NotesFAQContact Us
Collection
Advanced
Search Tips
ERIC Number: ED531131
Record Type: Non-Journal
Publication Date: 2009
Pages: 155
Abstractor: As Provided
Reference Count: N/A
ISBN: ISBN-978-1-1094-9853-0
ISSN: N/A
A Study of Students' Experiences regarding the Phenomenon of Teacher-to-Student Maltreatment in Grades 1-12
Childers, Sherry Baker
ProQuest LLC, Ed.D. Dissertation, The University of Mississippi
Much has been written about peer-to-peer maltreatment, but very little research has been conducted on the topic of teacher-to-student maltreatment. Numerous empirical studies have documented the importance of school climate upon academic achievement. The role a teacher plays in providing this nurturing and secure environment is vital. The purpose of this study is to share the experiences and perceptions of students completing the Graduate Equivalent Diploma (GED) and university students concerning student maltreatment in grades 1-12 and to determine whether gender and ethnicity play a role in this phenomenon. Additionally, the study seeks to establish whether teacher-to-student maltreatment plays a part in whether students drop out of school or continue with their education. This mixed-method study uses quantitative and qualitative survey data as well as personal interviews. The study population included 101 students--49 GED students and 52 university students. All participants completed a revised version of the "Student Alienation Trauma Survey," which offered closed-ended Likert-type items addressing various forms of teacher-to-student maltreatment. Seventy students completed "My Worst School Experience Survey," which was a survey asking the students to describe, in essay form, their worst school experience. Eight students (four GED/four university) were personally interviewed. Analysis of the quantitative data revealed few differences in the groups experiencing teacher-to-student maltreatment, leading the researcher to fail to reject the null hypothesis in all categories except one. When the researcher collapsed the scores within Parson's (2005) four categories of abuse (physical, verbal, professional, and psychological) the type of student and gender category had an F value of 4.071 with a significance of 0.047 with regard to verbal abuse (alpha = 0.05). Results indicated university females incurred the most verbal abuse with GED females incurring the least. These results indicated that the participants in this study (which were represented by GED students and university students, both genders, and five ethnicities) reported that their experiences were much the same with regards to teacher-to-student maltreatment, and that although teacher-to-student maltreatment was sometimes present in the classroom, it was generally meted out equally among the students. Through the qualitative portion of this study, using "My Worst School Experience Survey" and personal interviews, the researcher determined that maltreatment was present in the classroom. Six themes emerged: (1) often teacher-to-student maltreatment was performed in front of other students or teachers with the abusive teacher appearing to feel no personal or professional repercussions, (2) teachers could be classified as sadistic bully or bully-victim teachers, (3) students accepted some blame for their maltreatment, (4) teachers exhibited inequitable treatment of students either personally or professionally, (5) teachers and students lacked positive two-way communication, (6) students either emulated the teacher and victimized the singled out student, or students united in support of the student. This study offers insight into the experiences and perceptions of GED and university students with regards to teacher-to-student maltreatment during grades 1-12. The results reveal implications for teacher education and suggestions for future research. [The dissertation citations contained here are published with the permission of ProQuest LLC. Further reproduction is prohibited without permission. Copies of dissertations may be obtained by Telephone (800) 1-800-521-0600. Web page: http://www.proquest.com/en-US/products/dissertations/individuals.shtml.]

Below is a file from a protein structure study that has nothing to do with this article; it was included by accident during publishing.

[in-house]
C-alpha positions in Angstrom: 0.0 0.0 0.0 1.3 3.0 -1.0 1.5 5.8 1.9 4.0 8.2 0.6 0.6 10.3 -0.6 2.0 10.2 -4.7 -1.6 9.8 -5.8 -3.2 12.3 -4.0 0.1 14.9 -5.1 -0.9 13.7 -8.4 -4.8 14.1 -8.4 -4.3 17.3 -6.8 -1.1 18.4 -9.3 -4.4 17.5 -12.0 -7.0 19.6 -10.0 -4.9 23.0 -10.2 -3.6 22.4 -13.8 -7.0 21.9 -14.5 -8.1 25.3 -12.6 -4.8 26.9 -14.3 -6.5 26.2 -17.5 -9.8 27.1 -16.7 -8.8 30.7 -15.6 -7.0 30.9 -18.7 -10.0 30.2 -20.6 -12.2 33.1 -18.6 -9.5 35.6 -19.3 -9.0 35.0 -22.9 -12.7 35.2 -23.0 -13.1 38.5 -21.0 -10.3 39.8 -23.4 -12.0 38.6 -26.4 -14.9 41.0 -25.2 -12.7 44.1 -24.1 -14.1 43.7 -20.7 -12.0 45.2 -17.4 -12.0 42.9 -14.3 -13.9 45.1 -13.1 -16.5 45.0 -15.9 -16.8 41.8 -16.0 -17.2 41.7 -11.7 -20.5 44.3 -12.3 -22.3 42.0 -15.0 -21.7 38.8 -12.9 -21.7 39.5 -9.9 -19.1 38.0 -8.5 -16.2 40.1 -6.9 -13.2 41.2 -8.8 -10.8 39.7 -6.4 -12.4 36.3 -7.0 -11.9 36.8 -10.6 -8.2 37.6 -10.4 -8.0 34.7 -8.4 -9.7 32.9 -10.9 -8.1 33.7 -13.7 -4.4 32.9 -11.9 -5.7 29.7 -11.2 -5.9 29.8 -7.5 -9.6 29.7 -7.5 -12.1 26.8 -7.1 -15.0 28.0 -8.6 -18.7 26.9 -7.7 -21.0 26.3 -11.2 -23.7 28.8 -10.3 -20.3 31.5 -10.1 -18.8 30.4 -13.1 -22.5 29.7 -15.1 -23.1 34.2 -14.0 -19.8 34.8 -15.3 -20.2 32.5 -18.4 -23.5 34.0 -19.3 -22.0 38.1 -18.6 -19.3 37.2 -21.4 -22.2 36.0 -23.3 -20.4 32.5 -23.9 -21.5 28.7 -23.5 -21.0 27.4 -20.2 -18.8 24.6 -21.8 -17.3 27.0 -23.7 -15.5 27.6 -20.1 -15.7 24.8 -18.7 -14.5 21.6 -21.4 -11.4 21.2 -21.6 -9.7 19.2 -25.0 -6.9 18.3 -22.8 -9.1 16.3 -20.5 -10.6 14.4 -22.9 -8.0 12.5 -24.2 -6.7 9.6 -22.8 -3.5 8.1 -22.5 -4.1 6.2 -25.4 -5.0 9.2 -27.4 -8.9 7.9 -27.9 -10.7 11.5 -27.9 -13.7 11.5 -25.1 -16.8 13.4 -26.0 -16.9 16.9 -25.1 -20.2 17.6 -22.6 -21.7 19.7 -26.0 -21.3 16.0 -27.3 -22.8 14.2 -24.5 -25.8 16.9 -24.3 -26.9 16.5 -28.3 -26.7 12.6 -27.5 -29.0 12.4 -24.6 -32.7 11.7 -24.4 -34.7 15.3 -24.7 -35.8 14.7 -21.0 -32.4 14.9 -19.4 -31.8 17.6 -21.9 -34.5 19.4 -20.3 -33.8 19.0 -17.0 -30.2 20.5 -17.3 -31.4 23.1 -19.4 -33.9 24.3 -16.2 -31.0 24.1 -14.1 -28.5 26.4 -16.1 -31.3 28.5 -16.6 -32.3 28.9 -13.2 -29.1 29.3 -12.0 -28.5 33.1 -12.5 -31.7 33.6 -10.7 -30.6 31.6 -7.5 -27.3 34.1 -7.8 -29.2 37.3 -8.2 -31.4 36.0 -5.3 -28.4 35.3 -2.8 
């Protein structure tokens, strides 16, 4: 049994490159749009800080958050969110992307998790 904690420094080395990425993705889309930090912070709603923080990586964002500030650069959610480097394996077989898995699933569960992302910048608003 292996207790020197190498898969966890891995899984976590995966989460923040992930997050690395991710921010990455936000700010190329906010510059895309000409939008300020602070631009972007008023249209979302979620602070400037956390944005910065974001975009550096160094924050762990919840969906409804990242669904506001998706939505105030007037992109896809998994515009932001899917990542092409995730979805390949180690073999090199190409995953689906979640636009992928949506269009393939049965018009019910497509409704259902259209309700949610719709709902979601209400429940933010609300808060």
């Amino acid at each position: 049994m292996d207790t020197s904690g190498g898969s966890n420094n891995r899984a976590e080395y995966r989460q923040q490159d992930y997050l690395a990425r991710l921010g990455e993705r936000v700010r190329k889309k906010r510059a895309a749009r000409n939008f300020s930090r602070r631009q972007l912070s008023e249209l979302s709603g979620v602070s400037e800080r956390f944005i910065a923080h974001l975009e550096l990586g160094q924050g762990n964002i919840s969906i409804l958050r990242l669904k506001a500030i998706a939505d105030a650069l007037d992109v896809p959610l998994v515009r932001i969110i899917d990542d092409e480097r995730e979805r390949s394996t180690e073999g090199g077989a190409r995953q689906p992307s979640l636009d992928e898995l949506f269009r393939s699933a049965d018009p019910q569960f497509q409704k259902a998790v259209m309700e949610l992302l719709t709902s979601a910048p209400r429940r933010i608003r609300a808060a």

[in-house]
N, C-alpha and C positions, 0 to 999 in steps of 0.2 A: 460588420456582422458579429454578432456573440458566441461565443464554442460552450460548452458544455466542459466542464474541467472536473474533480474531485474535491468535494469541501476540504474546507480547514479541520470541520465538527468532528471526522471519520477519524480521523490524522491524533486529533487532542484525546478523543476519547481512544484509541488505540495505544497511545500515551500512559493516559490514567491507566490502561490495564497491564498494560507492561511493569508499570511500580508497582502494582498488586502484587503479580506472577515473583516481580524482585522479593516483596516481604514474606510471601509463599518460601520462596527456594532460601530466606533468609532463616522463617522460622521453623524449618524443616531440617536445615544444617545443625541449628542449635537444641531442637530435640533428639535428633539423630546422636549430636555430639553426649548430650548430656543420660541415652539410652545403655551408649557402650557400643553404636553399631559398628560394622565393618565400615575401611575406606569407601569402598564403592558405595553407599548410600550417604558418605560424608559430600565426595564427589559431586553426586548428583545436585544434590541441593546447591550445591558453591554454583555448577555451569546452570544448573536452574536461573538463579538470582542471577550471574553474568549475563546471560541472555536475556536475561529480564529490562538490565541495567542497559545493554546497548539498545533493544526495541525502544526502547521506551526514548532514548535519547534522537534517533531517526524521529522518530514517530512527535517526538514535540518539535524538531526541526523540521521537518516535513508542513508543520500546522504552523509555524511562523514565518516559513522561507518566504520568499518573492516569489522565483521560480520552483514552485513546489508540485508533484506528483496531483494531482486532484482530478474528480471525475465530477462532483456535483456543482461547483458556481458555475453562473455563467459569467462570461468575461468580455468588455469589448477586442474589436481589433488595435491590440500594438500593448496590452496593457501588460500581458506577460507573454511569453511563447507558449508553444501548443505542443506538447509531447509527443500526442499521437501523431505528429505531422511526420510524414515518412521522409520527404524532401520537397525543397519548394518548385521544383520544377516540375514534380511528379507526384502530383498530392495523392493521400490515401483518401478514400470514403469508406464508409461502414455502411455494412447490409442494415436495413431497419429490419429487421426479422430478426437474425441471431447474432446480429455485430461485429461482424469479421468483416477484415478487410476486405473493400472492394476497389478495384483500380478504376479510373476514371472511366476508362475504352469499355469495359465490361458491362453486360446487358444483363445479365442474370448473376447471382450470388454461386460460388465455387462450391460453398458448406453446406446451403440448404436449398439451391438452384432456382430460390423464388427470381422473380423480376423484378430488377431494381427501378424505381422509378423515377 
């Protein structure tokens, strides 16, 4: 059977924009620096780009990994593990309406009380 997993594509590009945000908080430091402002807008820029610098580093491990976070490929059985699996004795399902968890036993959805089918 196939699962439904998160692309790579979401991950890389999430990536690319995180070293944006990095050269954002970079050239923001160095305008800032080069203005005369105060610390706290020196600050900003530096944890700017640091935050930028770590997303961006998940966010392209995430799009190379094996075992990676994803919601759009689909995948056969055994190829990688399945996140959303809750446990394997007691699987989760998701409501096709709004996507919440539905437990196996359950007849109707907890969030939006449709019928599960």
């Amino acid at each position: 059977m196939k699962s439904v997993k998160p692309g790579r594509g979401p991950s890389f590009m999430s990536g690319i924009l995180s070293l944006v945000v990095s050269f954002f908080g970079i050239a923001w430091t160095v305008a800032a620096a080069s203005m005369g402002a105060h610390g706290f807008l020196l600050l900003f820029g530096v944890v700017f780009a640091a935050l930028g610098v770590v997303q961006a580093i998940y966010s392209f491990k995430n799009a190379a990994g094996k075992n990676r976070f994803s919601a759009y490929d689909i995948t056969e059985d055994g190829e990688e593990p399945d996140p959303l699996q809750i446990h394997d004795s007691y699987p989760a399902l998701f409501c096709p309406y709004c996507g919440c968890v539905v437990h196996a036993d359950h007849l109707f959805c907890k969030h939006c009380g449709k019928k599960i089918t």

ProQuest LLC. 789 East Eisenhower Parkway, P.O. Box 1346, Ann Arbor, MI 48106. Tel: 800-521-0600; Web site: http://www.proquest.com/en-US/products/dissertations/individuals.shtml
Publication Type: Dissertations/Theses - Doctoral Dissertations
Education Level: Adult Education; Elementary Secondary Education; High School Equivalency Programs; Higher Education; Postsecondary Education
Audience: N/A
Language: English
Sponsor: N/A
Authoring Institution: N/A
Identifiers - Assessments and Surveys: General Educational Development Tests